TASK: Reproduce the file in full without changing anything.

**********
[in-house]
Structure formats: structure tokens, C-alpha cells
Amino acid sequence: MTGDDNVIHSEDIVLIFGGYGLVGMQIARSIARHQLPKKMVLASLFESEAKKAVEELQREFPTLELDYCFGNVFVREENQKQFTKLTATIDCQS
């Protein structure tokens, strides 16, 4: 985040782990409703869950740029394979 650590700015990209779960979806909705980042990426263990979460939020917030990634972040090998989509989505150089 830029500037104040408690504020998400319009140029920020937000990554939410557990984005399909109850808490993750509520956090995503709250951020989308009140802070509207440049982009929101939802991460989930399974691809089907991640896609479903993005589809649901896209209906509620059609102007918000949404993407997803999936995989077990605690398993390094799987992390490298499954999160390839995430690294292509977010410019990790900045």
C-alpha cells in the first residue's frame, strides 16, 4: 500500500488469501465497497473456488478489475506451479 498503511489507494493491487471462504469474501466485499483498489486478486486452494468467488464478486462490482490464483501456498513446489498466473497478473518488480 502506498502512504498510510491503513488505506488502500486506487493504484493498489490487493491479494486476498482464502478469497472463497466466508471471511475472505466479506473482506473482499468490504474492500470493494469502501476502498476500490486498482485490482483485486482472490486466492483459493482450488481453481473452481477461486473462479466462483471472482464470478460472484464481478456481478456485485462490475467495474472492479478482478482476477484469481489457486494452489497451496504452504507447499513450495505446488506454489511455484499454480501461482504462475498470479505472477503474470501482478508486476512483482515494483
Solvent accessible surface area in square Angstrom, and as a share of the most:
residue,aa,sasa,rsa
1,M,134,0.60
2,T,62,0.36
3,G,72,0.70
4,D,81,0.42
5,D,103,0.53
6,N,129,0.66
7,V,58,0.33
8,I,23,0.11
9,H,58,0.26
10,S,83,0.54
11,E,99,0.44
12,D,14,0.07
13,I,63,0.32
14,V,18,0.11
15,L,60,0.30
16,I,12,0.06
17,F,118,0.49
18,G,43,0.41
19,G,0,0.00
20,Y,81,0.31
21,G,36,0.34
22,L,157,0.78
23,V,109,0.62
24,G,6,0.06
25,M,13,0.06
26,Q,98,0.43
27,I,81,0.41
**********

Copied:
[in-house]
Structure formats: structure tokens, C-alpha cells
Amino acid sequence: MTGDDNVIHSEDIVLIFGGYGLVGMQIARSIARHQLPKKMVLASLFESEAKKAVEELQREFPTLELDYCFGNVFVREENQKQFTKLTATIDCQS
């Protein structure tokens, strides 16, 4: 985040782990409703869950740029394979 650590700015990209779960979806909705980042990426263990979460939020917030990634972040090998989509989505150089 830029500037104040408690504020998400319009140029920020937000990554939410557990984005399909109850808490993750509520956090995503709250951020989308009140802070509207440049982009929101939802991460989930399974691809089907991640896609479903993005589809649901896209209906509620059609102007918000949404993407997803999936995989077990605690398993390094799987992390490298499954999160390839995430690294292509977010410019990790900045």
C-alpha cells in the first residue's frame, strides 16, 4: 500500500488469501465497497473456488478489475506451479 498503511489507494493491487471462504469474501466485499483498489486478486486452494468467488464478486462490482490464483501456498513446489498466473497478473518488480 502506498502512504498510510491503513488505506488502500486506487493504484493498489490487493491479494486476498482464502478469497472463497466466508471471511475472505466479506473482506473482499468490504474492500470493494469502501476502498476500490486498482485490482483485486482472490486466492483459493482450488481453481473452481477461486473462479466462483471472482464470478460472484464481478456481478456485485462490475467495474472492479478482478482476477484469481489457486494452489497451496504452504507447499513450495505446488506454489511455484499454480501461482504462475498470479505472477503474470501482478508486476512483482515494483
Solvent accessible surface area in square Angstrom, and as a share of the most:
residue,aa,sasa,rsa
1,M,134,0.60
2,T,62,0.36
3,G,72,0.70
4,D,81,0.42
5,D,103,0.53
6,N,129,0.66
7,V,58,0.33
8,I,23,0.11
9,H,58,0.26
10,S,83,0.54
11,E,99,0.44
12,D,14,0.07
13,I,63,0.32
14,V,18,0.11
15,L,60,0.30
16,I,12,0.06
17,F,118,0.49
18,G,43,0.41
19,G,0,0.00
20,Y,81,0.31
21,G,36,0.34
22,L,157,0.78
23,V,109,0.62
24,G,6,0.06
25,M,13,0.06
26,Q,98,0.43
27,I,81,0.41